Monthly Client Letters
Heads up! Look for the Wall Street pundits to inundate us with comments about an inverted yield curve and how it is; 1. A predictor of recessions, and 2. Bad for stock markets.
An inverted yield curve, an economist’s way of saying that, unlike a normal interest rate relationship where long term interest rates are higher than short term rates, exists when short term (2 yr.) interest rates are higher than long term (10 yr.) interest rates.
We have written several times over the years of our philosophy of owning passive interests in good companies: In other words, investing rather than ‘trading’ stocks. Recently Warren Buffett was quoted on the same topic:
"Charlie [Munger]and I view the marketable common stocks that Berkshire owns as interests in businesses, not as ticker symbols to be bought or sold based on their 'chart' patterns, the 'target' prices of analysts or the opinions of media pundits."
As a consequence of the improving economy, the tax cuts, and repatriated funds, merger and acquisition activity continues at a pace not seen in decades. That’s positive, as are stock buy-backs and increasing dividends—situations on which we will continue capitalizing.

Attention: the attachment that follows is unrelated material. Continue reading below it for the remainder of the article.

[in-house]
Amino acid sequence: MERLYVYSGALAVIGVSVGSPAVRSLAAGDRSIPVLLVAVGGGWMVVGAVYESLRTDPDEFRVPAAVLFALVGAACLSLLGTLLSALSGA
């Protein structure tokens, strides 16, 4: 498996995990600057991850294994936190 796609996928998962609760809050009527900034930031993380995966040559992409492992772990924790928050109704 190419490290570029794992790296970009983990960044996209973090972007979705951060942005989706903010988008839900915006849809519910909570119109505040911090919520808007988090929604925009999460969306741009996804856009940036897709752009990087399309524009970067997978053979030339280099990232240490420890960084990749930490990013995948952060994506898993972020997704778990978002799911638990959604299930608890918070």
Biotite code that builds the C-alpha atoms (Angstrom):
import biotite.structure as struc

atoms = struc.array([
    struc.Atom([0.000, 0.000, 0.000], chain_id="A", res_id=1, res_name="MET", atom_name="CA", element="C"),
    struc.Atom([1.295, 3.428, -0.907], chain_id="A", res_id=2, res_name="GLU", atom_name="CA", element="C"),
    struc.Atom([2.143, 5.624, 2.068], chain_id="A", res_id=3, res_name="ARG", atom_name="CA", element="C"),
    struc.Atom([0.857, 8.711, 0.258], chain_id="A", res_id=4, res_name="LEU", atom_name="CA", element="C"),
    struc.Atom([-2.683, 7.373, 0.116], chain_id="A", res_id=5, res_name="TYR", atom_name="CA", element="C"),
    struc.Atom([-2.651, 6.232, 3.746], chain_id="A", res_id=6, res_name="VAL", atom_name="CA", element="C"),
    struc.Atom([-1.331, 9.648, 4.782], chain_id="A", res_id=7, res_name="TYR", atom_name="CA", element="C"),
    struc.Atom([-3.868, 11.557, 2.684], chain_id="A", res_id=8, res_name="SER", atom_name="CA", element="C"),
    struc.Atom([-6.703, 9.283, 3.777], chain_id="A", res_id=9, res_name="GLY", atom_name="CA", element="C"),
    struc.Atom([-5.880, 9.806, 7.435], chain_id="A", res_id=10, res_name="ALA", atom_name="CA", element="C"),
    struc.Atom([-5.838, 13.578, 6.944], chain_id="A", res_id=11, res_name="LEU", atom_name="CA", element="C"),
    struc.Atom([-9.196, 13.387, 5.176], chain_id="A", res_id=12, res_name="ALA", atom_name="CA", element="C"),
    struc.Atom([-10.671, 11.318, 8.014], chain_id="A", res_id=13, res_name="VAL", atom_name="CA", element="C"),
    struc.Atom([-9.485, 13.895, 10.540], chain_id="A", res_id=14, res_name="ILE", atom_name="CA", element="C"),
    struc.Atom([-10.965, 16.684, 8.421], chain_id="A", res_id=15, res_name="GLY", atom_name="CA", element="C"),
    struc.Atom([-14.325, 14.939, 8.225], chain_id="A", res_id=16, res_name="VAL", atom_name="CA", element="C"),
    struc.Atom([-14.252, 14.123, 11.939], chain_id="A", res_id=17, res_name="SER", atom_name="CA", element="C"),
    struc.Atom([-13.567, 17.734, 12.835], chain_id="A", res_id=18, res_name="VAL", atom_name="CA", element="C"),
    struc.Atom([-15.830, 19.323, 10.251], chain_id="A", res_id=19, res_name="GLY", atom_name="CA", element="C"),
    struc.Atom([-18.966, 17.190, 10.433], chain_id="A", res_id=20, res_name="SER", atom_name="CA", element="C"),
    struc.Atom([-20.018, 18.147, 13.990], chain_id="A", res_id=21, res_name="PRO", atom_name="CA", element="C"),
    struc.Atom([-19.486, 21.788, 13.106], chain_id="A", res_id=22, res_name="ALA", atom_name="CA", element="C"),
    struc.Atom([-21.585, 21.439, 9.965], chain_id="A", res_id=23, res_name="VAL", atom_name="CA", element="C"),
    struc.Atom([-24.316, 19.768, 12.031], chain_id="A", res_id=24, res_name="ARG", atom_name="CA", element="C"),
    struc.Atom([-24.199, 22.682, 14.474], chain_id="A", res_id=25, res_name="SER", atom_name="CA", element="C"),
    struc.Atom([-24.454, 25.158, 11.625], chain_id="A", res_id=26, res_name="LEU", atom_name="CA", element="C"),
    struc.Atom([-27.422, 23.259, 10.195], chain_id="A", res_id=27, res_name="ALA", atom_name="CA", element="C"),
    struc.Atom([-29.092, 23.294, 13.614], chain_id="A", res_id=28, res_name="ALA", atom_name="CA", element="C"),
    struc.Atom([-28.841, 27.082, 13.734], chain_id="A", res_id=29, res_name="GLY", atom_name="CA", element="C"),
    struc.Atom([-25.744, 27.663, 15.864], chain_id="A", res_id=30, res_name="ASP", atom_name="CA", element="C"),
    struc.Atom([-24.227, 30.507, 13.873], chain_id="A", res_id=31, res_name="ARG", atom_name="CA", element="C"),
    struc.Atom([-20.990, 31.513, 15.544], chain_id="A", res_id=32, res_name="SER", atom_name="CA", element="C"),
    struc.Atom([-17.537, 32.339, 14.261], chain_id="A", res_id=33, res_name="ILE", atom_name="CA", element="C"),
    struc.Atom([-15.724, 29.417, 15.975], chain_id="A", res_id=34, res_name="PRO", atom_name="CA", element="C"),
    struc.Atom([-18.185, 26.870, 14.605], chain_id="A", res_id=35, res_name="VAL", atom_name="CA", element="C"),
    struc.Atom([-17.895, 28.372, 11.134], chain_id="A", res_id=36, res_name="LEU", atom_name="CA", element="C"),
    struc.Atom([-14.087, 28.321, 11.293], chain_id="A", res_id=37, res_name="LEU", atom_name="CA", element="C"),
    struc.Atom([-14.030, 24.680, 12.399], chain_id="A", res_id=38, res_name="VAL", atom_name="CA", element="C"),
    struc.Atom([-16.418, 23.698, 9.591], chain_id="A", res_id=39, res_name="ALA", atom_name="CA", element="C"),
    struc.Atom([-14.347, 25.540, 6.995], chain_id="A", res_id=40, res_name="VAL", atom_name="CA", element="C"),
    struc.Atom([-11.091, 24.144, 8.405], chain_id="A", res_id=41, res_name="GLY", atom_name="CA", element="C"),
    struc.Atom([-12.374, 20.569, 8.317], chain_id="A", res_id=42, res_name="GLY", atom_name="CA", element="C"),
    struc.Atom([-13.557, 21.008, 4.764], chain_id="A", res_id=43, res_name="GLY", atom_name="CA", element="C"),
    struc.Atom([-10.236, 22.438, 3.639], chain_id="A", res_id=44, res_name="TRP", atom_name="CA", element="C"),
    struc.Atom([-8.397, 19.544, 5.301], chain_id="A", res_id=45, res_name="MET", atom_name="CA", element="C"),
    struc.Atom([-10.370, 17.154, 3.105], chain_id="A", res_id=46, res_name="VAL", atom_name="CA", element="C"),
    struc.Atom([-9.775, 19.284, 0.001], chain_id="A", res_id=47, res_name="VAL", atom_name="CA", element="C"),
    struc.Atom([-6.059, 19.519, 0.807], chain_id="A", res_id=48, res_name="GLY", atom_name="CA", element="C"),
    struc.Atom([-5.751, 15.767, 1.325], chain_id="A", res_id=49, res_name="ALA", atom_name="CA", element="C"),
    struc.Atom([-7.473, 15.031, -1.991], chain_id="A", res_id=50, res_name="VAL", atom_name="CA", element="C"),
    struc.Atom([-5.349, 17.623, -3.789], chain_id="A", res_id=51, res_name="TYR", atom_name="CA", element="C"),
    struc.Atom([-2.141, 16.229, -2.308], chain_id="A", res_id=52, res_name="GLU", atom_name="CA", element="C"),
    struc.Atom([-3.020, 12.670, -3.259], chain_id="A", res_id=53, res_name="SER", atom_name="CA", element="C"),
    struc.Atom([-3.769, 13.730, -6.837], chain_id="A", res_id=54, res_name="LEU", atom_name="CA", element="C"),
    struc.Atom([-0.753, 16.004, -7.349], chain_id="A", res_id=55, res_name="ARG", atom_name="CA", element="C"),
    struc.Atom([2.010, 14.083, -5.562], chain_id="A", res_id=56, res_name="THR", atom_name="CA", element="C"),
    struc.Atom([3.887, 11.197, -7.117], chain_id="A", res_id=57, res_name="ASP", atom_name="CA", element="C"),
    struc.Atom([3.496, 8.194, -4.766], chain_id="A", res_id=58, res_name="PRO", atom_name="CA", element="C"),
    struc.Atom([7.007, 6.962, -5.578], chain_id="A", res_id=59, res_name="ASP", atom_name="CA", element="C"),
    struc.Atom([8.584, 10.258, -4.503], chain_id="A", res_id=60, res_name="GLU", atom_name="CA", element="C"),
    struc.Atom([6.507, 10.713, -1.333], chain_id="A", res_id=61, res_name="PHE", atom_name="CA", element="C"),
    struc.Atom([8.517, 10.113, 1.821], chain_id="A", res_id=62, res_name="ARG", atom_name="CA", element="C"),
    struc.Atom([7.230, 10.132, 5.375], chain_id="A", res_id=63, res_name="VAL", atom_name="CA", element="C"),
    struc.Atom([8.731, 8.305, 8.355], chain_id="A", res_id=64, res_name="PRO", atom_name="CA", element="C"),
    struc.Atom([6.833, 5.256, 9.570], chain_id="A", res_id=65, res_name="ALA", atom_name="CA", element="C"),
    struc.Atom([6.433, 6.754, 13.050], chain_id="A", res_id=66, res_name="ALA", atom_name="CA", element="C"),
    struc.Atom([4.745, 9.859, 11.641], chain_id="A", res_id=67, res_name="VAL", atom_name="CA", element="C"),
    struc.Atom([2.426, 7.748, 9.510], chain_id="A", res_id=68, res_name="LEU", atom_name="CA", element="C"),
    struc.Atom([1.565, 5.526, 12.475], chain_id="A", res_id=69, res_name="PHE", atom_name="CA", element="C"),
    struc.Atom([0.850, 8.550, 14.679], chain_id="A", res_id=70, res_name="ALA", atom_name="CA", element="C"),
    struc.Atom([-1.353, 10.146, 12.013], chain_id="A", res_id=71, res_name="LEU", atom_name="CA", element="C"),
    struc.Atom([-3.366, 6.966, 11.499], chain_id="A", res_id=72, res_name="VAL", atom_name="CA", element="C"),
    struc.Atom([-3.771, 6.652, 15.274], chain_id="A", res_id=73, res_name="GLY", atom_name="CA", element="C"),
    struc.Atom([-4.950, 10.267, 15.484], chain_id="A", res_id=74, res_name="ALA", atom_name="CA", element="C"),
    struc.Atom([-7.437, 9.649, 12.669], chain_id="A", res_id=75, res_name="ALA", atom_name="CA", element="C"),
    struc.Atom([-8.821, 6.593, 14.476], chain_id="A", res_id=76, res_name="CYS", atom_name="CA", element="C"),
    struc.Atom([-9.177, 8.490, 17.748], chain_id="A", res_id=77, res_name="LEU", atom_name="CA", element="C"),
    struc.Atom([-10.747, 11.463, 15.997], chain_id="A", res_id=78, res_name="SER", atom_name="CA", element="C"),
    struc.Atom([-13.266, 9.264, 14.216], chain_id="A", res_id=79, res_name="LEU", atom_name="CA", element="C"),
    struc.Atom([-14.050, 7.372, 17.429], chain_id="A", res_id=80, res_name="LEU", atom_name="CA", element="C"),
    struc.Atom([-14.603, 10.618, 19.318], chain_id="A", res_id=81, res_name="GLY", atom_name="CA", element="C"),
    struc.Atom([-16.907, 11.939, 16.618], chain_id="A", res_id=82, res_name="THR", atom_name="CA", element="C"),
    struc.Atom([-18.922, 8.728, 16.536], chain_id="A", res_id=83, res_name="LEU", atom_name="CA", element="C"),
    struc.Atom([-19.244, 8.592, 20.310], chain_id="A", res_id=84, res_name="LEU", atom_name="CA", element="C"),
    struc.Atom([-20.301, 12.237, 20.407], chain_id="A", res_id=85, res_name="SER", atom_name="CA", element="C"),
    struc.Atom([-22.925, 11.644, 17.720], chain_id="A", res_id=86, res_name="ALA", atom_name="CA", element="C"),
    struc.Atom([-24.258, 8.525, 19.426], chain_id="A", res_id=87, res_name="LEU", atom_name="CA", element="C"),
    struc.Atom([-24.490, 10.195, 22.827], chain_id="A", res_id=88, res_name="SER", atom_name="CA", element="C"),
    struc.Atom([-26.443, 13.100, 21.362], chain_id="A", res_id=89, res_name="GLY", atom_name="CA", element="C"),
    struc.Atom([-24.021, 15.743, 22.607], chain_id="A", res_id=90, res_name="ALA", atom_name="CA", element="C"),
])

Repatriation of corporation foreign funds, tax cuts, mergers and acquisitions (at a record setting pace), and growing consumer confidence have received short shrift in the media, as 24/7 news competition appears to dictate the he said/she said Mueller, Rosenfeld, Trump, et al brouhaha.
We have an acquaintance in his late 30s—early 40s that has a credit card balance too large to pay off all at one time, so monthly he is carrying over a balance on which he is paying approximately 25% annual interest rate.
We all know that there are many folks who do the same; however, in this situation the plot thickens.
The experts (?) are at it again, as they are every year about this time when earnings from the last quarter of the previous year give indications of the health of the economy. In addition to earnings, there are multiple other inputs that analysts and economists incorporate in their projections.
Corrections are a necessary part of markets, identifiable only after the fact. Trying to predict a correction is not possible, but taking advantage of one is. We do not try to time the markets, rather, as you know, we are interested in taking advantage of opportunities in high quality issues that may become undervalued in a declining market.
Wondering what the markets will do in 2018?
Maybe Wall Street crystal ball readers can provide a clue, since it is the time of year when the gurus feel compelled to make investment predictions. Perhaps the media should be partially responsible by pressuring them into the exercise—take your pick.